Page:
How did this mill actually work?

We keep asking ourselves this question as we find old machinery. We recently joined SPOOM (Society for the Preservation of Old Mills – North American & Canadian chapters) to help identify what each piece of equipment was used for and its correct name. The folks in these groups are a great resource!

One of our challenges is that quite a bit of the original equipment in the mill has been removed or relocated. We will do our best in the future to draw up how the mill originally functioned through section diagrams similar to this one. Titled “End Section of a Modern American Flour Mill”, this diagram was printed in the 1905 version of the The New International Encyclopedia, v. 7, under the heading “Flour”. While missing the water turbines in our basement, we recognize quite a few of the other pieces in this diagram from our inventory.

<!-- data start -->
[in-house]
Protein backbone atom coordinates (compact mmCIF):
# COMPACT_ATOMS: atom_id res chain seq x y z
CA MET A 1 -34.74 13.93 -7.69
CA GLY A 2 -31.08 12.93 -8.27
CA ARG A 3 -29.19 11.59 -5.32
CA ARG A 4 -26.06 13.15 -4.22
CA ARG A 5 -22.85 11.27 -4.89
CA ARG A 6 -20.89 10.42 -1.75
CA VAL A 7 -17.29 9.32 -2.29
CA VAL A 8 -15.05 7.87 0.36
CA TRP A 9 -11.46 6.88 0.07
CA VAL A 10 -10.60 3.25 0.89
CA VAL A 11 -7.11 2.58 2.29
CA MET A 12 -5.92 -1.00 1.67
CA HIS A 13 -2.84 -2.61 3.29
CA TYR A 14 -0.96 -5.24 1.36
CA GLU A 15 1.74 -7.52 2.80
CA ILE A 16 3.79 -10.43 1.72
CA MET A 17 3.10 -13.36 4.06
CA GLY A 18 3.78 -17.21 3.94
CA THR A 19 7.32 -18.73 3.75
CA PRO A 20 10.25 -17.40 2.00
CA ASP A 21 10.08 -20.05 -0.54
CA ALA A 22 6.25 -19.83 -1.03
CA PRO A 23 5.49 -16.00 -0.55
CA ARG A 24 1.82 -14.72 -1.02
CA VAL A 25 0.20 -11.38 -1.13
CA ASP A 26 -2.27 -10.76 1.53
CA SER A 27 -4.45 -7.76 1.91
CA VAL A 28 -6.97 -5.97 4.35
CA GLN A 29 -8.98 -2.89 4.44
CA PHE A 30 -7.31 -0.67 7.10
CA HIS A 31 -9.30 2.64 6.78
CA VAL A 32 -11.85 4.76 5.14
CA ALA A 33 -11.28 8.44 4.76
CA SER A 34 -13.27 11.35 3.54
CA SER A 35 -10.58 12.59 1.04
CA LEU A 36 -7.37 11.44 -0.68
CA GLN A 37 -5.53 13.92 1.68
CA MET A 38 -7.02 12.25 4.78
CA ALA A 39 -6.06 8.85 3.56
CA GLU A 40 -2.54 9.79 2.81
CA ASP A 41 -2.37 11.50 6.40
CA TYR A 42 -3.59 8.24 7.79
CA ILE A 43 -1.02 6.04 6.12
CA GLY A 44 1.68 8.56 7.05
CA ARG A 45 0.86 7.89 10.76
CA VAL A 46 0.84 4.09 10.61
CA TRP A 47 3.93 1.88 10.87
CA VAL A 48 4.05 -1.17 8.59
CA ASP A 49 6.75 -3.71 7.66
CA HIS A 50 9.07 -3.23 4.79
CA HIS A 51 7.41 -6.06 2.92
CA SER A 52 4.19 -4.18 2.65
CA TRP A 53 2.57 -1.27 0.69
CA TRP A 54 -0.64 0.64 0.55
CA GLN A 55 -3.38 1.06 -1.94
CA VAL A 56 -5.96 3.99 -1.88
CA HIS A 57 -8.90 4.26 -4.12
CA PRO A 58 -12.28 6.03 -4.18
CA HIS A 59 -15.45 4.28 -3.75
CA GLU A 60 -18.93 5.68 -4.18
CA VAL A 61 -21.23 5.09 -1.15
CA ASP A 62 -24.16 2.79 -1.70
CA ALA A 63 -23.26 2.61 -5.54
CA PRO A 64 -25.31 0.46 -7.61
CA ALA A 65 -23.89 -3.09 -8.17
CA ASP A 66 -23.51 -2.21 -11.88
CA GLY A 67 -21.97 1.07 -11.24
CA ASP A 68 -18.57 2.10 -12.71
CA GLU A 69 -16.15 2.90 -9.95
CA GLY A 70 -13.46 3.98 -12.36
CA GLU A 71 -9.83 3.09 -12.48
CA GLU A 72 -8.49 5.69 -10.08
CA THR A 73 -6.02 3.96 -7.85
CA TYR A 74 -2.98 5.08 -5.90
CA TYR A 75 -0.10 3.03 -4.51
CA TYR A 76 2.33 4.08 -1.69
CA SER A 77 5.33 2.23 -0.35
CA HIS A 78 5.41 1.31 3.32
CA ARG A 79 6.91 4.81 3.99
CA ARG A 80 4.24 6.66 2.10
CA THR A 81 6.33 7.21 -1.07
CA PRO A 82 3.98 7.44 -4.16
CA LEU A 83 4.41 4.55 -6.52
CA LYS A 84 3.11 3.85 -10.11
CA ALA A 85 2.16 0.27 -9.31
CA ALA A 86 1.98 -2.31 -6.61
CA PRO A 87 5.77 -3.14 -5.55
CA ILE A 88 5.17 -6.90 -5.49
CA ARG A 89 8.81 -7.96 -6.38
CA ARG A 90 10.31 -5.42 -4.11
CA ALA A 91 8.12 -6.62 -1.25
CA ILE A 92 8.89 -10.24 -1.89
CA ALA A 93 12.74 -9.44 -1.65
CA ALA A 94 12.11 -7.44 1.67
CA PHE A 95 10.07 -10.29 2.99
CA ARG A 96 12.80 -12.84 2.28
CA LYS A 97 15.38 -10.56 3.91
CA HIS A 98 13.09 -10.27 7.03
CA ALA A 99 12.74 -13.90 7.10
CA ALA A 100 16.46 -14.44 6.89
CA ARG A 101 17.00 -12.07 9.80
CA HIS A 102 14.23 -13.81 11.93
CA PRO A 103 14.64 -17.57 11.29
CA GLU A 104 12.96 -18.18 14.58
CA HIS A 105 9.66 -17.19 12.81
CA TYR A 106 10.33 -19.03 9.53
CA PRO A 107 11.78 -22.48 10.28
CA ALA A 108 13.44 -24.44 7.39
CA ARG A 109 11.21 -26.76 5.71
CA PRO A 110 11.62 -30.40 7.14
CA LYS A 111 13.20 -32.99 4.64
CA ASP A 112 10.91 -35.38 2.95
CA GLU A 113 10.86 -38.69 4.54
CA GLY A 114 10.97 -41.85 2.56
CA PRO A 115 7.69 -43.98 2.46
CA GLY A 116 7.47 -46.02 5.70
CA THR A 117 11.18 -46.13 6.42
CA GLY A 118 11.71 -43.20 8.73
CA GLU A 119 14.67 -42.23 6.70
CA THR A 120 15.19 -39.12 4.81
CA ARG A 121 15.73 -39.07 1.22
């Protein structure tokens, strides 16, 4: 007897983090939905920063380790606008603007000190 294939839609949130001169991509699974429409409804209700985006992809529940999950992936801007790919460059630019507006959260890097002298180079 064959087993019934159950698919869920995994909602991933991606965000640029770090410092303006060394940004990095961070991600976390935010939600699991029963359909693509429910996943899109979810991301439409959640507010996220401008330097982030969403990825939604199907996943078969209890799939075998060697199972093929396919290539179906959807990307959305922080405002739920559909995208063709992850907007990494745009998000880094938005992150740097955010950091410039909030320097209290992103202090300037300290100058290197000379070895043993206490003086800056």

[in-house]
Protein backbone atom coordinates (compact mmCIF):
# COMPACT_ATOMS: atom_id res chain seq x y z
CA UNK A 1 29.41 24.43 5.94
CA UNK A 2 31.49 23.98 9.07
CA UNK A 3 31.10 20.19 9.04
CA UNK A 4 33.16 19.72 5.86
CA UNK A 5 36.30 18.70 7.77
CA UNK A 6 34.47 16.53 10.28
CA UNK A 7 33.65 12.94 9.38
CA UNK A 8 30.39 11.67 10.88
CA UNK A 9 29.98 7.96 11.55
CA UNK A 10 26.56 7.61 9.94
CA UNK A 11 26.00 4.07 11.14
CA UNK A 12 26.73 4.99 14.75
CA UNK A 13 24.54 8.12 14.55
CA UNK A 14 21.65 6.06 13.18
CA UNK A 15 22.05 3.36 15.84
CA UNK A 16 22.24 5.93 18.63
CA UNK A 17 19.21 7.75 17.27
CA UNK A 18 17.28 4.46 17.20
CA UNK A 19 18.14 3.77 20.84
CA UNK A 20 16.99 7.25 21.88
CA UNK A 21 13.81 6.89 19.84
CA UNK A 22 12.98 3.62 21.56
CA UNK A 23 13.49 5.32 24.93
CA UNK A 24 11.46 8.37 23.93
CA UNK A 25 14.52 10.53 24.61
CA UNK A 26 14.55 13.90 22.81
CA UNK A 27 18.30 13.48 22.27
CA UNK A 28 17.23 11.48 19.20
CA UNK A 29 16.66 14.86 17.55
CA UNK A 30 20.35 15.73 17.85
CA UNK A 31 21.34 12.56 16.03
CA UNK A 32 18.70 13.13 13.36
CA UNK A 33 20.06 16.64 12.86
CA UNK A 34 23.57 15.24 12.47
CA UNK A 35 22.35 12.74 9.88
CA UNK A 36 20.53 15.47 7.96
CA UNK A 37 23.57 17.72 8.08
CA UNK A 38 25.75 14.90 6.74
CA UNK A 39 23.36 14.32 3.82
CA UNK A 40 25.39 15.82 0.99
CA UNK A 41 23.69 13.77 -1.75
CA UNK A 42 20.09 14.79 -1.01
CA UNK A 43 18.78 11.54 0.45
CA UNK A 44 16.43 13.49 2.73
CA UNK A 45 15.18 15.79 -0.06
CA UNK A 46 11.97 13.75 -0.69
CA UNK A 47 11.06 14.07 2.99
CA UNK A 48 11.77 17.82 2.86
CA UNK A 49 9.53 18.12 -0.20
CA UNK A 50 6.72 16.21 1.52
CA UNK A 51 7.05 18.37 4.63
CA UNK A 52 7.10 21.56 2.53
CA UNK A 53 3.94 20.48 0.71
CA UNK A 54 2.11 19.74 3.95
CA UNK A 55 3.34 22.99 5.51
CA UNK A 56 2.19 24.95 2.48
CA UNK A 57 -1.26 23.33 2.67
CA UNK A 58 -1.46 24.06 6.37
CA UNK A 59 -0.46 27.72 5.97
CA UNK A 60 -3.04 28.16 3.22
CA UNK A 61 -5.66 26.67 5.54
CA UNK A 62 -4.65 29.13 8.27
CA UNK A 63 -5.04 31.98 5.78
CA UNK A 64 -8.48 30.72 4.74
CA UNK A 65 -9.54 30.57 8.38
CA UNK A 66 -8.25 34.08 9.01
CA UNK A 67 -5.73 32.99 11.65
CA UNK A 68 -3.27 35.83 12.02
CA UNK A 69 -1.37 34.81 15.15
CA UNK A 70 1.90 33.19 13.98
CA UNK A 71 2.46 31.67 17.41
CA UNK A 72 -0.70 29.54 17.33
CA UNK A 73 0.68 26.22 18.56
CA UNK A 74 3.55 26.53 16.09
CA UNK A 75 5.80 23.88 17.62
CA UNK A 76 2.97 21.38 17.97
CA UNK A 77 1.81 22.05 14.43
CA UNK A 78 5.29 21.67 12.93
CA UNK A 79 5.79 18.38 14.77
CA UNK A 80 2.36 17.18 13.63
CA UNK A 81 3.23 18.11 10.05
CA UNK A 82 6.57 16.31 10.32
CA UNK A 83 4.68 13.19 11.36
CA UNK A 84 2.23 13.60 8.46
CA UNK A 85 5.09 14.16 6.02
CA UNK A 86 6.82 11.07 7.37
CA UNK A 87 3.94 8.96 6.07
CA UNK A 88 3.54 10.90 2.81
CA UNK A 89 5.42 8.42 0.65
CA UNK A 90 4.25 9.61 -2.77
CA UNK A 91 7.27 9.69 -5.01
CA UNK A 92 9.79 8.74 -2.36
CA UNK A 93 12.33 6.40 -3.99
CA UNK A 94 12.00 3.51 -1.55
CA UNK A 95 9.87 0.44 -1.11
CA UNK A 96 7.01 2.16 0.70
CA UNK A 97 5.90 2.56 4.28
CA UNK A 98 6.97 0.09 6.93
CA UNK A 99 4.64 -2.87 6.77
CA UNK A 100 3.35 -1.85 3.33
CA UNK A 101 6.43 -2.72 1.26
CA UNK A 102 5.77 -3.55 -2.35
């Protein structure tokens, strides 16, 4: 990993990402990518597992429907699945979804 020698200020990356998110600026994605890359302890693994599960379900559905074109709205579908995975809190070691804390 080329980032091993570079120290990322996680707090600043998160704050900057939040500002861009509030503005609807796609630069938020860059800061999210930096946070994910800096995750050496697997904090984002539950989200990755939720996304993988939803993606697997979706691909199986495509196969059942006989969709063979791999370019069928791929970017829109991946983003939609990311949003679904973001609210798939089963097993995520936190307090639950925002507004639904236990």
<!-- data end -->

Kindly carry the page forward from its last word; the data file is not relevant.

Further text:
So far, we have identified in the original 1885 Stark’s Mill:

Fifth FloorUpper lineshaft, likely driving the dust collector?
Fourth FloorFull of flour blenders (4 long blenders remain); wooden grain feeder augers
Third FloorTop section of the flour bins – 8 total; sections of lineshaft
Second FloorLower lineshaft, likely had the roller mill (this was later relocated to the ground floor), Middlings purifier (1 remains), middle portion of flour bins – 7 total
First FloorFlour packer (previously removed), bottom cone of flour bins – 4 remain, scales (previously removed); turbine water flow-control crank; one roller mill
Grain silo buildingGrain cleaner, bucket elevator (some sections remaining), fanning mill (cleaner); 15 grain silos
Basement2 Barber turbines that had a combined power capacity of 125hp, complete with gear-driven lineshafts

Do you know someone who might remember more about the equipment that used to run the mill, and what was in where? We would love to hear from them to ensure that the section we are creating for Stark’s Mill is as accurate as possible. Please contact us with any new info!

The New International Encyclopædia, v. 7, 1905, “Flour,” facing p. 752. Public Domain

One thought on “How did this mill actually work?

  1. It was not running as a flour mill when I was young. I worked there after school etc. I might have a few things that would be of interest to you. Tom Stark

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